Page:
As humans, I get it that we’ve got it pretty good. But whenever I see dolphins in the wild, like these spotted Atlantic dolphins that were riding our bow off Bimini in the Bahamas, I find myself kind of wishing reincarnation is real.
This pod included a few sprightly juveniles – apparently they usually do in Bimini, which is famous for its resident dolphins. And I don’t think there’s anything more adorable than a baby dolphin. They’d venture brazenly under the bow of the boat, zip around at a frenetic pace then rejoin their elders near the stern as if to say, “Did you see me, did you see that?” I didn’t get to get in with the animals, but it was a pleasure (okay, and torture, too) watching Olympic gold medalist swimmer Missy Franklin and Paralympian gold medalist Mallory Weggemann, two phenomenal swimmers who were there filming the documentary The Current, free dive with the animals.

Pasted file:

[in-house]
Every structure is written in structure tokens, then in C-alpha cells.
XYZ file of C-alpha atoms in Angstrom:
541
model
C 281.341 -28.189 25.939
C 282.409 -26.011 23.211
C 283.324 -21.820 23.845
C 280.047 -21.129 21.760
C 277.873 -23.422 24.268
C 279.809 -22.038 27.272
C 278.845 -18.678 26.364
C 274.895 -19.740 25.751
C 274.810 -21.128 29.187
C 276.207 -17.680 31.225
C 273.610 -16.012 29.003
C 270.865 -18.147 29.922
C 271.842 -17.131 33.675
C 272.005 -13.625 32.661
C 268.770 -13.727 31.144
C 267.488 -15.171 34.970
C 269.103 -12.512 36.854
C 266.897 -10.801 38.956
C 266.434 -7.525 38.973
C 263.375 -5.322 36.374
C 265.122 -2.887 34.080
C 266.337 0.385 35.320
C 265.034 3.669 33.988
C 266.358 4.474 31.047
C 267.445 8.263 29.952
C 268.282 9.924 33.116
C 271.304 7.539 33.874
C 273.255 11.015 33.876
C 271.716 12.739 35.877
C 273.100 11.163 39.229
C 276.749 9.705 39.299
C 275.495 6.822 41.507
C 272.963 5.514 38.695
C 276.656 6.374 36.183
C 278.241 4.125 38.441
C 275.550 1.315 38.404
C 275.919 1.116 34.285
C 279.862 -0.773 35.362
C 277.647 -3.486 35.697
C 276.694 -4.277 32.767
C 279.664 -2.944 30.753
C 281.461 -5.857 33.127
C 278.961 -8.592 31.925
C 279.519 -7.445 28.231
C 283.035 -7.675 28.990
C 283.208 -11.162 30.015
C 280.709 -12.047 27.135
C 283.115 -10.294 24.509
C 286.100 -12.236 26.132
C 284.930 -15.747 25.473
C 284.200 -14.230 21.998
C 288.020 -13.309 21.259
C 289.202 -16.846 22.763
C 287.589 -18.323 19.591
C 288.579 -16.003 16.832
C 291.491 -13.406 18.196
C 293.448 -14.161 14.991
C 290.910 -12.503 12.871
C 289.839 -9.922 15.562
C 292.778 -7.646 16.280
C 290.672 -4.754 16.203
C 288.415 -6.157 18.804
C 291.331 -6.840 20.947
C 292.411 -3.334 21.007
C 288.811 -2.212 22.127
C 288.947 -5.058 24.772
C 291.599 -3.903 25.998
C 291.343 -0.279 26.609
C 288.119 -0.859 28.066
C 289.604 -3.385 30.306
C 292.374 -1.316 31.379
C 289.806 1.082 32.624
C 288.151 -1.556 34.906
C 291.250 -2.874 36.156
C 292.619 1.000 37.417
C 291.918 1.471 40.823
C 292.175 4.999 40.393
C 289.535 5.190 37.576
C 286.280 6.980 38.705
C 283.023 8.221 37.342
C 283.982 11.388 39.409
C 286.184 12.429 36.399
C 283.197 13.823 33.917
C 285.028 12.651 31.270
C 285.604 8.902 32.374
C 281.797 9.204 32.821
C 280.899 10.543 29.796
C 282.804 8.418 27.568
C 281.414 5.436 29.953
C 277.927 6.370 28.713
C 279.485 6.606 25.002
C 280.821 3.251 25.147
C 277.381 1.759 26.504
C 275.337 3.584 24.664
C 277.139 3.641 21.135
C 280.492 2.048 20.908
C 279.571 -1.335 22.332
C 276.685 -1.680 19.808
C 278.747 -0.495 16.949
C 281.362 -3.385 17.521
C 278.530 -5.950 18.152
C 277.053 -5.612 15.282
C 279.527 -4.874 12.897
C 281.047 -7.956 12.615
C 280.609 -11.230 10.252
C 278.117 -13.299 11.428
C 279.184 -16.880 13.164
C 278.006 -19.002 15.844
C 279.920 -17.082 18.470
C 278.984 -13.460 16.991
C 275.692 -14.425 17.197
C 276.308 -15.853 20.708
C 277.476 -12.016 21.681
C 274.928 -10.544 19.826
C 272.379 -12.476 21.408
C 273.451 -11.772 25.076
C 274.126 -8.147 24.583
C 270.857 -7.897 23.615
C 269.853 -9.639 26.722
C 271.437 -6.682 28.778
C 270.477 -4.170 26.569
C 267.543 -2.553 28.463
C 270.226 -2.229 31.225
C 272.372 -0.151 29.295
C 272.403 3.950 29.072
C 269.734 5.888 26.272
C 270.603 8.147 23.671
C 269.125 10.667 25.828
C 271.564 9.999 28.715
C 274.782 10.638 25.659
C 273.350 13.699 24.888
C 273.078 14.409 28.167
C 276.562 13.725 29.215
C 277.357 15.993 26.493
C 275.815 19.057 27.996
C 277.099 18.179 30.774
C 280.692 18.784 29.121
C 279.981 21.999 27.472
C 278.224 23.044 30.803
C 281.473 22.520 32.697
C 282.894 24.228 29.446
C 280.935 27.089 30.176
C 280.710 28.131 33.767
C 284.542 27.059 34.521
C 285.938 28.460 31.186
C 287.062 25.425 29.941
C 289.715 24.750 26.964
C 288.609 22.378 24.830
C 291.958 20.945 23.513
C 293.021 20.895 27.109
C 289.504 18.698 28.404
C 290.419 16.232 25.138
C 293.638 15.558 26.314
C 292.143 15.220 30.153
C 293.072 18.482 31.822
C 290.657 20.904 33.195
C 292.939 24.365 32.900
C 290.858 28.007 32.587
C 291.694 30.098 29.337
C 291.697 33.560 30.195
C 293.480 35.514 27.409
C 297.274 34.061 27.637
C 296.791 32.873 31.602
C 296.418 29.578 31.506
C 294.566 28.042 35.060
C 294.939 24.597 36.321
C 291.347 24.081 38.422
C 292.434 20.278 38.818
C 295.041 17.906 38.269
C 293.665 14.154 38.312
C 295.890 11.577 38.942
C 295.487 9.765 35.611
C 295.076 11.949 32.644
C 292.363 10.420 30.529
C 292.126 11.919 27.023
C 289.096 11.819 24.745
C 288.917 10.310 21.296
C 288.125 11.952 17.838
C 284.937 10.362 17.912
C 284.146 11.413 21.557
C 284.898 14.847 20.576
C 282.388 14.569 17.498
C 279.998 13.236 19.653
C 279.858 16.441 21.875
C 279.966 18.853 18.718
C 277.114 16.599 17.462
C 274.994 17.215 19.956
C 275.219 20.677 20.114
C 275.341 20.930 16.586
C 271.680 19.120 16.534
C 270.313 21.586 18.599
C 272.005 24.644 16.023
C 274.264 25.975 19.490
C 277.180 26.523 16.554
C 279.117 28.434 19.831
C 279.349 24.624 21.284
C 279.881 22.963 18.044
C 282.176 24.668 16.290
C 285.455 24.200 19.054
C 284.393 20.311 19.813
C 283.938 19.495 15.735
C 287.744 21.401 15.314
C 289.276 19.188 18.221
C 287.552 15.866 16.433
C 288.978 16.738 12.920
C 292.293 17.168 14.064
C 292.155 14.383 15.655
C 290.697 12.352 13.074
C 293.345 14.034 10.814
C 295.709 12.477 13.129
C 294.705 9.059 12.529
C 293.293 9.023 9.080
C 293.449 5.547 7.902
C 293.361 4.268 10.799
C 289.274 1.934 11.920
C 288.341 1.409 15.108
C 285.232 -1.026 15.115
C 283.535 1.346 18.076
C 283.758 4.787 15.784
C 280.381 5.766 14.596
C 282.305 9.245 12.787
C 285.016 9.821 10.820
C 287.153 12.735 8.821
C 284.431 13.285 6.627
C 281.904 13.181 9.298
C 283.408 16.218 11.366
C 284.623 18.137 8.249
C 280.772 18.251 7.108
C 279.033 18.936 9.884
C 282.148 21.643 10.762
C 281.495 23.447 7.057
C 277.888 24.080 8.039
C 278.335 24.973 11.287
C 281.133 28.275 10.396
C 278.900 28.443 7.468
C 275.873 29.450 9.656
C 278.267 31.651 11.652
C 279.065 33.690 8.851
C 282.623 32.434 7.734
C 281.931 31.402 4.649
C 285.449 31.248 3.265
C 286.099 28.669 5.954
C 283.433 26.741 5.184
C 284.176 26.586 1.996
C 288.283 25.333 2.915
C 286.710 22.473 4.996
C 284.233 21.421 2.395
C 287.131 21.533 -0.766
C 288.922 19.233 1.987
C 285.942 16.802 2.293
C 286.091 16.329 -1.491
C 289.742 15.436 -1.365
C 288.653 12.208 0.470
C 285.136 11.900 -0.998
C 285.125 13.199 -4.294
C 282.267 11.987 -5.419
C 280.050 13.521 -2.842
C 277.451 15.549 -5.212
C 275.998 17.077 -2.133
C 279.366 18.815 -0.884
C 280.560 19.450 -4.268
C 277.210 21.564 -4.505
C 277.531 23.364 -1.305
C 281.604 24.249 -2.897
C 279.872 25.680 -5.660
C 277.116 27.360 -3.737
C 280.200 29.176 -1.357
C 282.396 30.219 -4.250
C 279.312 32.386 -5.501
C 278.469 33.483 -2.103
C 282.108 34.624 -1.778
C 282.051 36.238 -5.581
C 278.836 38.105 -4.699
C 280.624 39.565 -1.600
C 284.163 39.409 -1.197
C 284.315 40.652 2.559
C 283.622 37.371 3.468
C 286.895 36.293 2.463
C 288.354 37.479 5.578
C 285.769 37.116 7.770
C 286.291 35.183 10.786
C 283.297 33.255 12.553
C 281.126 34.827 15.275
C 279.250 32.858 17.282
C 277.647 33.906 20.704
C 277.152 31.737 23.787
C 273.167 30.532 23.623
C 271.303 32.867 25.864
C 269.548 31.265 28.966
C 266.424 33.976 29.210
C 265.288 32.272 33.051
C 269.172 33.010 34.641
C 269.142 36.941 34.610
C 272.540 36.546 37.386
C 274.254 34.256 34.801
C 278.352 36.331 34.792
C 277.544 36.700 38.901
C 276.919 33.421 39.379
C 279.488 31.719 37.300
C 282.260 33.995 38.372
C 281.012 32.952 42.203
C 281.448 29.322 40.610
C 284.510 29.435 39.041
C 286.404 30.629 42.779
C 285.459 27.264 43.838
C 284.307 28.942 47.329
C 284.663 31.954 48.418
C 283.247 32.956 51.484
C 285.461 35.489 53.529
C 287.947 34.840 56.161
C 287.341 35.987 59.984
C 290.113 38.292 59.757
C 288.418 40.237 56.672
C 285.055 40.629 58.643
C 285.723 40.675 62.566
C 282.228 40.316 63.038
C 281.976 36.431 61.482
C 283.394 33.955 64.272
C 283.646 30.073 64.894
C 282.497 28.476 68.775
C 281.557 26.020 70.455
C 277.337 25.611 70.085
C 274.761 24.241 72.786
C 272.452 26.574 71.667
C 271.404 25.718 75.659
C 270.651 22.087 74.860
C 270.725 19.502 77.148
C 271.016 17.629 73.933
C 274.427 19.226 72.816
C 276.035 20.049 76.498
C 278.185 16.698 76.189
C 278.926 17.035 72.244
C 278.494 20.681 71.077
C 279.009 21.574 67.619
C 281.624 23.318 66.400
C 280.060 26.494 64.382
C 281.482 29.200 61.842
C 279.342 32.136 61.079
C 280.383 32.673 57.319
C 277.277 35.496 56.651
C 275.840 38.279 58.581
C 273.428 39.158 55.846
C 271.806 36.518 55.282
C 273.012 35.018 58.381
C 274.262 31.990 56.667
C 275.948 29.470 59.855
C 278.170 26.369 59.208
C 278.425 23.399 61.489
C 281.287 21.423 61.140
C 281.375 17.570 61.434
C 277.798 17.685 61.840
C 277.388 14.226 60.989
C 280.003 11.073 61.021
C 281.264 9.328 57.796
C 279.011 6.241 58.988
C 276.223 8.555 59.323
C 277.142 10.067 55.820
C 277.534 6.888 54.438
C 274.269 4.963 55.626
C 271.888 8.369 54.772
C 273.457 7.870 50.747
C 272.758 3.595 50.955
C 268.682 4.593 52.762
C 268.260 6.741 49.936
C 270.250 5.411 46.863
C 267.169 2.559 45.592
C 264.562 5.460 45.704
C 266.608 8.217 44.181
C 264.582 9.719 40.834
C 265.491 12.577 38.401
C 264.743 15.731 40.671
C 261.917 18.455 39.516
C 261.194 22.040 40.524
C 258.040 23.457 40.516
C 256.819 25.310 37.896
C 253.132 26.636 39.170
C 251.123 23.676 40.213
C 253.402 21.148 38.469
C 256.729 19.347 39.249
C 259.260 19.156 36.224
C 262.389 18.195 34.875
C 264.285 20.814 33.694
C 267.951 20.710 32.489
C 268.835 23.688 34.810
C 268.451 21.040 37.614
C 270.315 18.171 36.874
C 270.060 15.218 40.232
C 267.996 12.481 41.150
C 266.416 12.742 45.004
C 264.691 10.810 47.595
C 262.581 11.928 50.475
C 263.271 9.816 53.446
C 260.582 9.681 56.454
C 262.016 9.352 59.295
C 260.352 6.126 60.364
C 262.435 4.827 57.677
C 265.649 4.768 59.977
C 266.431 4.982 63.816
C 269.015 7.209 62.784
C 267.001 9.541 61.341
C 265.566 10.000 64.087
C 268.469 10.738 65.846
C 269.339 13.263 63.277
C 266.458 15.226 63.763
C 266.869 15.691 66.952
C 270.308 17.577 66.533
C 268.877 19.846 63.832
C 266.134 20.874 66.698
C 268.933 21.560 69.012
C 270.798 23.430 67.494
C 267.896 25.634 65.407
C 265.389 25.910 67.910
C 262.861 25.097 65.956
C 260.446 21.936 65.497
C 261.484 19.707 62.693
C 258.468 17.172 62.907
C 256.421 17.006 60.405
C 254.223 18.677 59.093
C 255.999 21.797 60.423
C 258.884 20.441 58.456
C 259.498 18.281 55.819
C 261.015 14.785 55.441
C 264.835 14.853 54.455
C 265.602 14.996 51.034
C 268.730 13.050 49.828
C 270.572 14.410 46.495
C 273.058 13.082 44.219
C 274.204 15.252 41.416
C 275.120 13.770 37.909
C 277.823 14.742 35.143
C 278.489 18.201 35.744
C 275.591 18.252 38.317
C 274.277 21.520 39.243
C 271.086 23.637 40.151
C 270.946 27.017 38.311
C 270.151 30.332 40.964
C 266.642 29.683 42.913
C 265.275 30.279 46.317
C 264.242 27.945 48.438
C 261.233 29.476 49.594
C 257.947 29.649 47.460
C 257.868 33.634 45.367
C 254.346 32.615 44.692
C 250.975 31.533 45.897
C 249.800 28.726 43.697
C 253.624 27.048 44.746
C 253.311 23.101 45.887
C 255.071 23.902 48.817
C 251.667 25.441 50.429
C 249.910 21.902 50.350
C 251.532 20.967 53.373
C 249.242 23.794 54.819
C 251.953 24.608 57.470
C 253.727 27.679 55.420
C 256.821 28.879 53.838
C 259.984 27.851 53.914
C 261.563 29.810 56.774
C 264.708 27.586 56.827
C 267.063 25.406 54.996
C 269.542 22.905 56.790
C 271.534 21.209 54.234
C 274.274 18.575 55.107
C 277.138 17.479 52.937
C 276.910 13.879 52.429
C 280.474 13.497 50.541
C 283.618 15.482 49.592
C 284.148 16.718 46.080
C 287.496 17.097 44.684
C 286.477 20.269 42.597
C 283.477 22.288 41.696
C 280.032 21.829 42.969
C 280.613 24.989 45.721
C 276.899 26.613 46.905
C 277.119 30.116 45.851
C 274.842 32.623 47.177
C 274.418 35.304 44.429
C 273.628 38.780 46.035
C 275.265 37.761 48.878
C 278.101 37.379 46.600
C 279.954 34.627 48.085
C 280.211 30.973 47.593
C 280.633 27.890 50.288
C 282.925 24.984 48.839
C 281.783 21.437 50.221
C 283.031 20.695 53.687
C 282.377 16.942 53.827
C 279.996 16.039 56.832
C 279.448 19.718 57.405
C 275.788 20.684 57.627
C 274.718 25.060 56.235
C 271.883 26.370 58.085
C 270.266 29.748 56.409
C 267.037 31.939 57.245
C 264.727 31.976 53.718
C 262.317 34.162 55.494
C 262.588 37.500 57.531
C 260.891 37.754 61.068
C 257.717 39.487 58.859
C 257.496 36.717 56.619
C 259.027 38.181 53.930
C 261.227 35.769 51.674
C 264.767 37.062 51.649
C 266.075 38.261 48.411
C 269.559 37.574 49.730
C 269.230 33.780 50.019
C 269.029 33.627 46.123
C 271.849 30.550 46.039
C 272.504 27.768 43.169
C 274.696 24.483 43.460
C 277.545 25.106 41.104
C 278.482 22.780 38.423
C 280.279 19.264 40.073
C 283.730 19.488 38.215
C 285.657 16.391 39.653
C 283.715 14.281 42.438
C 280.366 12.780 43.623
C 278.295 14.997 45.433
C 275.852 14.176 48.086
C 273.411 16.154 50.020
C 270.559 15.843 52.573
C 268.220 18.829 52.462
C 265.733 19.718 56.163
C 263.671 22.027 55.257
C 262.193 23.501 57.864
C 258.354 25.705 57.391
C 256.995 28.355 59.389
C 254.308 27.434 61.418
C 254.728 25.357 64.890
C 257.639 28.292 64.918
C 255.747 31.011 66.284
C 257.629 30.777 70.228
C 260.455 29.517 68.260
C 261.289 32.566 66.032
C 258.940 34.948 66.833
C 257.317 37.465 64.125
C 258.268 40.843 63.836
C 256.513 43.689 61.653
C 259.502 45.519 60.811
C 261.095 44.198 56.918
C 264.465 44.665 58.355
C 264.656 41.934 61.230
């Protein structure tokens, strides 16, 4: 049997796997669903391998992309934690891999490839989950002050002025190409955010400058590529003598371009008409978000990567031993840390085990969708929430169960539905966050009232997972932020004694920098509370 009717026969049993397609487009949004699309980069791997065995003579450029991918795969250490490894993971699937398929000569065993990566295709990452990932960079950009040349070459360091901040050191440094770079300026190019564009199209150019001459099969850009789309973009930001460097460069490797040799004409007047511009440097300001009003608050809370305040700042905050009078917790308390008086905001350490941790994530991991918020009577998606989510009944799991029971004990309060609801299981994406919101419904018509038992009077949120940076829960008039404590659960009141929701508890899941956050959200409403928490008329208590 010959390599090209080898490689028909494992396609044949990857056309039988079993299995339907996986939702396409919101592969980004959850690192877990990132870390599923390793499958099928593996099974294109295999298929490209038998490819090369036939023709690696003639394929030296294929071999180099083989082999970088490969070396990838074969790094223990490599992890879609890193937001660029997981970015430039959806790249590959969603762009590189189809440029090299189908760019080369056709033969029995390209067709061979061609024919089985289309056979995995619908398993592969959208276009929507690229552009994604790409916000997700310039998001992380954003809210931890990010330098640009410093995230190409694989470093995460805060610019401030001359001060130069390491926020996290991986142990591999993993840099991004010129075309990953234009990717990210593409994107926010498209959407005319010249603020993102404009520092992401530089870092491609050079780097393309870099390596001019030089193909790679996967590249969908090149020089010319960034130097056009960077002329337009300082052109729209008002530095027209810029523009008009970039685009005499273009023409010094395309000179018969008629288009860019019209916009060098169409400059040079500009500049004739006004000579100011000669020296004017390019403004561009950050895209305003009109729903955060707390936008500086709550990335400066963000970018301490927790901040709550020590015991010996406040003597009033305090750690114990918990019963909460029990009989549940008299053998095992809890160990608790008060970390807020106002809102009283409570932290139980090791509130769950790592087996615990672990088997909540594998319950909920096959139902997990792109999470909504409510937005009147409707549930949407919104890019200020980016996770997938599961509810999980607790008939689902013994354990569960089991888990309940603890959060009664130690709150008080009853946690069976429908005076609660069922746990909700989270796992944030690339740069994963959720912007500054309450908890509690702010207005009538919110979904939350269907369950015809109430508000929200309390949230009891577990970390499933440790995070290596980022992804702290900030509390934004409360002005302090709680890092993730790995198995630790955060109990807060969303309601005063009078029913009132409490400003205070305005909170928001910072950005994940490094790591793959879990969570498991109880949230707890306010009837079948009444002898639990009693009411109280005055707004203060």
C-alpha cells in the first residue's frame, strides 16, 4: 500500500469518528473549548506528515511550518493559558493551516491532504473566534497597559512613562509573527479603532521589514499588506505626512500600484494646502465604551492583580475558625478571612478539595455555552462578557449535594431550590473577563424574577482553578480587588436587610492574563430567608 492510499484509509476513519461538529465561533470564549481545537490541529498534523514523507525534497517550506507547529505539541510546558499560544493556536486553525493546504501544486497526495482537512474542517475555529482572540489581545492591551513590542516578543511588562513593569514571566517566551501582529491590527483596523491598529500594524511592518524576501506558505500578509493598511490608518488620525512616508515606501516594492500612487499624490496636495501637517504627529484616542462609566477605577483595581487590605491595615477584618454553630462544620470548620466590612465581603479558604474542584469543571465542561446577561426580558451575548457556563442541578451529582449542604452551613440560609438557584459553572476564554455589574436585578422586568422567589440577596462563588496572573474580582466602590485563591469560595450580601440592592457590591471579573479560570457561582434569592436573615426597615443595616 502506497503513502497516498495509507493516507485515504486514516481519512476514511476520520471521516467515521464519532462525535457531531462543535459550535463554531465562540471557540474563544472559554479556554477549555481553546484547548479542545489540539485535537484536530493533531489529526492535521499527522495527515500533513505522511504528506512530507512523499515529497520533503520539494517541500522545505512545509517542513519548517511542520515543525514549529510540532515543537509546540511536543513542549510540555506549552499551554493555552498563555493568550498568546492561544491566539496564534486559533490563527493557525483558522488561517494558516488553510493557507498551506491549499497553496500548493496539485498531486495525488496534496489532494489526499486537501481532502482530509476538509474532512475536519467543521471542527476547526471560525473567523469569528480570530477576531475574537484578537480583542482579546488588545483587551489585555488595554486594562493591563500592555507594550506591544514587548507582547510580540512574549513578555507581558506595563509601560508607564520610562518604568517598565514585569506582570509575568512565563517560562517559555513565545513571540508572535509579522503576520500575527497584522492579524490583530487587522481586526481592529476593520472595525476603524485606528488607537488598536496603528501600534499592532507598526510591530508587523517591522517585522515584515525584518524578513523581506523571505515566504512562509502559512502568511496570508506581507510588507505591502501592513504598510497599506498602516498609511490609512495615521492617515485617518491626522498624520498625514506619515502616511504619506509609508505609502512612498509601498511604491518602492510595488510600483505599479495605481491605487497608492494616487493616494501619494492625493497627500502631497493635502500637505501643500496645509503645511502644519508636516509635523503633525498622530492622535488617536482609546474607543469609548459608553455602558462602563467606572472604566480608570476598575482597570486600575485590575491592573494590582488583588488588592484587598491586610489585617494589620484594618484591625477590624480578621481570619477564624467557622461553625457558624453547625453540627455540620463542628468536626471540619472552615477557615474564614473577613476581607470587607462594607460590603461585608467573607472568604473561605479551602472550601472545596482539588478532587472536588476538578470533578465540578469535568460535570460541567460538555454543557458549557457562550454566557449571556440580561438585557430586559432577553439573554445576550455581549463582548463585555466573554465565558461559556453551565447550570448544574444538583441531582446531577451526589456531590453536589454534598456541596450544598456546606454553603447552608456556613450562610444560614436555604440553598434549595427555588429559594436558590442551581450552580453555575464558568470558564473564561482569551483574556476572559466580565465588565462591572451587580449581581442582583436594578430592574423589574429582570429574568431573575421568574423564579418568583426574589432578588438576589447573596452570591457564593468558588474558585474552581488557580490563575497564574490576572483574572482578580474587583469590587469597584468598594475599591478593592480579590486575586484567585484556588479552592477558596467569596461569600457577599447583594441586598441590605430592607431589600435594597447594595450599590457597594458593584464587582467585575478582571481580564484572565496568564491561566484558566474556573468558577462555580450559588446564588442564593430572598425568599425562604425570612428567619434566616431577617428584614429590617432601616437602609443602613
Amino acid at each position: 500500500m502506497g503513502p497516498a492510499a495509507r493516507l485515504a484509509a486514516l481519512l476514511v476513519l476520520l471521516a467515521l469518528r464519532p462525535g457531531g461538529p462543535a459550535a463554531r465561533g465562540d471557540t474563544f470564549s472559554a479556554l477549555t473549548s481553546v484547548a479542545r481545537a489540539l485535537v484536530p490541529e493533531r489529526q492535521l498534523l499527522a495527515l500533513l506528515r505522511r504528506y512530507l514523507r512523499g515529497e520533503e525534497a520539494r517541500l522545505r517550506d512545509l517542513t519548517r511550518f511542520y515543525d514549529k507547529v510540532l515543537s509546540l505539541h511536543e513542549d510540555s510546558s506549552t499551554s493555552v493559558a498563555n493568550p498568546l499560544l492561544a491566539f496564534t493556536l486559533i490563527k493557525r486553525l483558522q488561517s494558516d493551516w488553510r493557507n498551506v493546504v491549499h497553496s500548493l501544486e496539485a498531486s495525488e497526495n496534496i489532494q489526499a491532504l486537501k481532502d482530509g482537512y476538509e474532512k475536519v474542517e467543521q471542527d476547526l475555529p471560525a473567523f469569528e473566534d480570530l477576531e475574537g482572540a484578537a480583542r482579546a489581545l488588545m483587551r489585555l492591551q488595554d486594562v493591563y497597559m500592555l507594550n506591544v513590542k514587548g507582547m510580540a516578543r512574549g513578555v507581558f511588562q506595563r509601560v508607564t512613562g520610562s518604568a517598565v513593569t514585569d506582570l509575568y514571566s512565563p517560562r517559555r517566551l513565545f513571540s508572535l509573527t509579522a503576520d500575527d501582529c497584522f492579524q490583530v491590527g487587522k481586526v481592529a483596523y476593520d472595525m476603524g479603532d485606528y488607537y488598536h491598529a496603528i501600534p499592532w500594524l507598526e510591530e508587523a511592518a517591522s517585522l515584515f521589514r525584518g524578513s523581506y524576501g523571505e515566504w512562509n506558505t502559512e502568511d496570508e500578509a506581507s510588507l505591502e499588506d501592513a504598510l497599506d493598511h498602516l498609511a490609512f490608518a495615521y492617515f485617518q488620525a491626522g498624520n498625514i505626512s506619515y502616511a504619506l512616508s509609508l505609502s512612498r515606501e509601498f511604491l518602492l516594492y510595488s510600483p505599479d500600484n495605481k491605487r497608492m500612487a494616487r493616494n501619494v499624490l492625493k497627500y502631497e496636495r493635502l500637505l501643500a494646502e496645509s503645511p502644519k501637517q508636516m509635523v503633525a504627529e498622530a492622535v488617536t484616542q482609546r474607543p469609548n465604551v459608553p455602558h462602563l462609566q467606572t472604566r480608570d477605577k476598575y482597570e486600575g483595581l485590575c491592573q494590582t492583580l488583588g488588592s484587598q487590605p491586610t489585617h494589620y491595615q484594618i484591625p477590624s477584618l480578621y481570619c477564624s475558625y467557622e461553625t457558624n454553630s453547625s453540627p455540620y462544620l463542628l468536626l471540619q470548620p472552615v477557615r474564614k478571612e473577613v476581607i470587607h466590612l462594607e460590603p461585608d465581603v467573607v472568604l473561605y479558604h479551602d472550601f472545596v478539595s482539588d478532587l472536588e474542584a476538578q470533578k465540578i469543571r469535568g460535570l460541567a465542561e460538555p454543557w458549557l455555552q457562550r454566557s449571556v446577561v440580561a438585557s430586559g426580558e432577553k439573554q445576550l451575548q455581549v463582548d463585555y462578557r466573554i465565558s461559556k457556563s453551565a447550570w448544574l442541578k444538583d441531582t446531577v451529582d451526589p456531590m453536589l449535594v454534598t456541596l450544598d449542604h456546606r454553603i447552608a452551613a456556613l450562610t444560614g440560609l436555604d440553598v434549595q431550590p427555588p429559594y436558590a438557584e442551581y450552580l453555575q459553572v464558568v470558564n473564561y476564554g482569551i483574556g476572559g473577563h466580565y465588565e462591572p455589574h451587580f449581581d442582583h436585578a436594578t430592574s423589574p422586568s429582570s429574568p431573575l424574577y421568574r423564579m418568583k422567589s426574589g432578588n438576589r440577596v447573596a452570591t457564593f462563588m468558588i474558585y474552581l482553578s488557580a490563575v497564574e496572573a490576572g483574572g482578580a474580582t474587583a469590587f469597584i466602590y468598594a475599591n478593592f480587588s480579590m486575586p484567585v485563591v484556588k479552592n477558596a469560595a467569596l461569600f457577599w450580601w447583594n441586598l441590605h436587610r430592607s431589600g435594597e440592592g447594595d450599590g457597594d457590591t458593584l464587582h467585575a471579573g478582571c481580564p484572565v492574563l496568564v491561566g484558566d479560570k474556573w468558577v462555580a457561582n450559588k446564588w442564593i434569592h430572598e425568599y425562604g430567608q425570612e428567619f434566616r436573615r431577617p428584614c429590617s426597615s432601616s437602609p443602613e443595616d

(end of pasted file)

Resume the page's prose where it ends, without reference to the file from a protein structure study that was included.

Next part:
I did have the privilege of swimming with dolphins once, near the Poor Knights Islands of New Zealand. There, on the way back to the marina after some killer dives through underwater archways, we encountered a pod of bottlenose dolphins that must’ve rolled hundreds deep. The captain stopped the boat and let us free dive with them. “Dive down and make a lot of movements, they’ll come to you,” he’d said. And they did. Later, at a campsite, I met a Maori girl who told me she’d had a similar encounter one time, too. She’d dived down deep and gotten so wrapped up in the moment, she lost track of her breath hold. She realized she was out of air and was about to inhale a lungful of water before she could make it back to the surface. “It’s like the dolphins knew I was in trouble,” she’d told me. Several of them spiraled around her like a mini tornado, whisking her up just in time.